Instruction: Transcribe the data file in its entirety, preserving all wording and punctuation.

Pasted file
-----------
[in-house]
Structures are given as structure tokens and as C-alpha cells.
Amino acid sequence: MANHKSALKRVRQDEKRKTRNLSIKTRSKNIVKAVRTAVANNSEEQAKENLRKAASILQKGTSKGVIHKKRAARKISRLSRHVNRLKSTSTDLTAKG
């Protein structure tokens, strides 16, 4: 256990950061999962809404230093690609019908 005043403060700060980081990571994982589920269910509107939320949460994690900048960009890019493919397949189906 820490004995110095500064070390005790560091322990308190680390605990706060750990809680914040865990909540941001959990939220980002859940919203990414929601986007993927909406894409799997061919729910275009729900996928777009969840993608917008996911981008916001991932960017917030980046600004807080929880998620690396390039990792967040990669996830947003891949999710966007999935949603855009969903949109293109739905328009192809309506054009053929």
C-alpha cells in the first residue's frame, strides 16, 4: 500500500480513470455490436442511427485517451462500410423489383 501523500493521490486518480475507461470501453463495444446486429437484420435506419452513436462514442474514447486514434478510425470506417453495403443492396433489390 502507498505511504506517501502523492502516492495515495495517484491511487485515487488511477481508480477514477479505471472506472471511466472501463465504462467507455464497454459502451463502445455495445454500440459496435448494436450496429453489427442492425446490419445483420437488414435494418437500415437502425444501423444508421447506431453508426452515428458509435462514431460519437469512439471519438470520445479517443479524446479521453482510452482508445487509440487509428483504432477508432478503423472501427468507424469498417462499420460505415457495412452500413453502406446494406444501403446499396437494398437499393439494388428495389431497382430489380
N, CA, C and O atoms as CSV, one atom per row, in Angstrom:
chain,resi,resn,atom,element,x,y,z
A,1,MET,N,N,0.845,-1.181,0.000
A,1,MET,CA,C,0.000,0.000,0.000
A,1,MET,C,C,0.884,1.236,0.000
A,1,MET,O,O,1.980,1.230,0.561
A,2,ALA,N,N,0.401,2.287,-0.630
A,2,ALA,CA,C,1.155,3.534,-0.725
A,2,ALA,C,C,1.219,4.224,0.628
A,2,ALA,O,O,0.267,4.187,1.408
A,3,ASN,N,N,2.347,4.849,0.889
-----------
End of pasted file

[in-house]
Structures are given as structure tokens and as C-alpha cells.
Amino acid sequence: MANHKSALKRVRQDEKRKTRNLSIKTRSKNIVKAVRTAVANNSEEQAKENLRKAASILQKGTSKGVIHKKRAARKISRLSRHVNRLKSTSTDLTAKG
């Protein structure tokens, strides 16, 4: 256990950061999962809404230093690609019908 005043403060700060980081990571994982589920269910509107939320949460994690900048960009890019493919397949189906 820490004995110095500064070390005790560091322990308190680390605990706060750990809680914040865990909540941001959990939220980002859940919203990414929601986007993927909406894409799997061919729910275009729900996928777009969840993608917008996911981008916001991932960017917030980046600004807080929880998620690396390039990792967040990669996830947003891949999710966007999935949603855009969903949109293109739905328009192809309506054009053929």
C-alpha cells in the first residue's frame, strides 16, 4: 500500500480513470455490436442511427485517451462500410423489383 501523500493521490486518480475507461470501453463495444446486429437484420435506419452513436462514442474514447486514434478510425470506417453495403443492396433489390 502507498505511504506517501502523492502516492495515495495517484491511487485515487488511477481508480477514477479505471472506472471511466472501463465504462467507455464497454459502451463502445455495445454500440459496435448494436450496429453489427442492425446490419445483420437488414435494418437500415437502425444501423444508421447506431453508426452515428458509435462514431460519437469512439471519438470520445479517443479524446479521453482510452482508445487509440487509428483504432477508432478503423472501427468507424469498417462499420460505415457495412452500413453502406446494406444501403446499396437494398437499393439494388428495389431497382430489380
N, CA, C and O atoms as CSV, one atom per row, in Angstrom:
chain,resi,resn,atom,element,x,y,z
A,1,MET,N,N,0.845,-1.181,0.000
A,1,MET,CA,C,0.000,0.000,0.000
A,1,MET,C,C,0.884,1.236,0.000
A,1,MET,O,O,1.980,1.230,0.561
A,2,ALA,N,N,0.401,2.287,-0.630
A,2,ALA,CA,C,1.155,3.534,-0.725
A,2,ALA,C,C,1.219,4.224,0.628
A,2,ALA,O,O,0.267,4.187,1.408
A,3,ASN,N,N,2.347,4.849,0.889